Vaillant, in examining the course of recovery from alcoholism, found that quite commonly those who recovered “acquired a new love object.” Basically, those who recovered found someone to love and be loved by, someone who had not been part of the active alcoholism. This cannot be used as evidence that family treatment is not warranted because there has been too much water over the dam, too much pain, and too much guilt. The sample he studied were those who were treated prior to the time in which family involvement in treatment was commonplace. So who knows what the outcome would have been had attention been directed to family members as well. Early intervention was not the rule then either. His sample consisted of long-established cases of alcoholism. However, it does serve to remind us of an important fact. Not all families will come through alcoholism treatment intact. Divorce is not uncommon in our society. Even if alcoholics had a divorce rate similar to that for nonalcoholics, it would still mean a substantial number of divorces. Therefore, for some families, the work of family counseling will be to achieve a separation, with the least pain possible and in the least destructive manner for both partners and their children.
Issues of family relationships are not important just for the alcoholic whose family is intact. For the alcoholic who enters treatment divorced and/or estranged from the family, the task during the early treatment phase will be to help him make it without family supports. Other family members may well have come to the conclusion long ago that cutting off contacts with the alcoholic was necessary for their welfare. Even if contacted when the alcoholic enters treatment, they may refuse to have anything to do with him or his treatment. However, with many months or years of sobriety, the issue of broken family ties may emerge. The recovering alcoholic may desire a restoration of family contacts and have the emotional and personal stability to attempt it, be it with parents, siblings, or the alcoholic’s own children.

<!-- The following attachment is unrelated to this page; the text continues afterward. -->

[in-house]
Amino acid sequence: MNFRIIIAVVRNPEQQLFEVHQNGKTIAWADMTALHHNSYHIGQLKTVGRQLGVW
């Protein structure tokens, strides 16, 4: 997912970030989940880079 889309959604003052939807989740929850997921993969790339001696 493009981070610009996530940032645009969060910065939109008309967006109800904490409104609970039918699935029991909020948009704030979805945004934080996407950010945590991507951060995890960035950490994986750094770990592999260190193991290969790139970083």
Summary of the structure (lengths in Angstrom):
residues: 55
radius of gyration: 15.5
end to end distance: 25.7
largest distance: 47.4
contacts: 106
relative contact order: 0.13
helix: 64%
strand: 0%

If the alcoholic remains in follow-up treatment with a counselor, the counselor ought to be alert to this. If the alcoholic is successful, it will still involve stress; very likely many old wounds will be opened. If the attempt is unsuccessful, the counselor will be able to provide support and help the person find a new adjustment in the face of those unfulfilled hopes. As family treatment becomes an integral part of treatment for alcoholism, the hope is that fewer families will experience a total disruption of communications in the face of alcoholism. It is hoped that a more widespread knowledge of the symptoms of alcoholism may facilitate reconciliation of previously estranged families.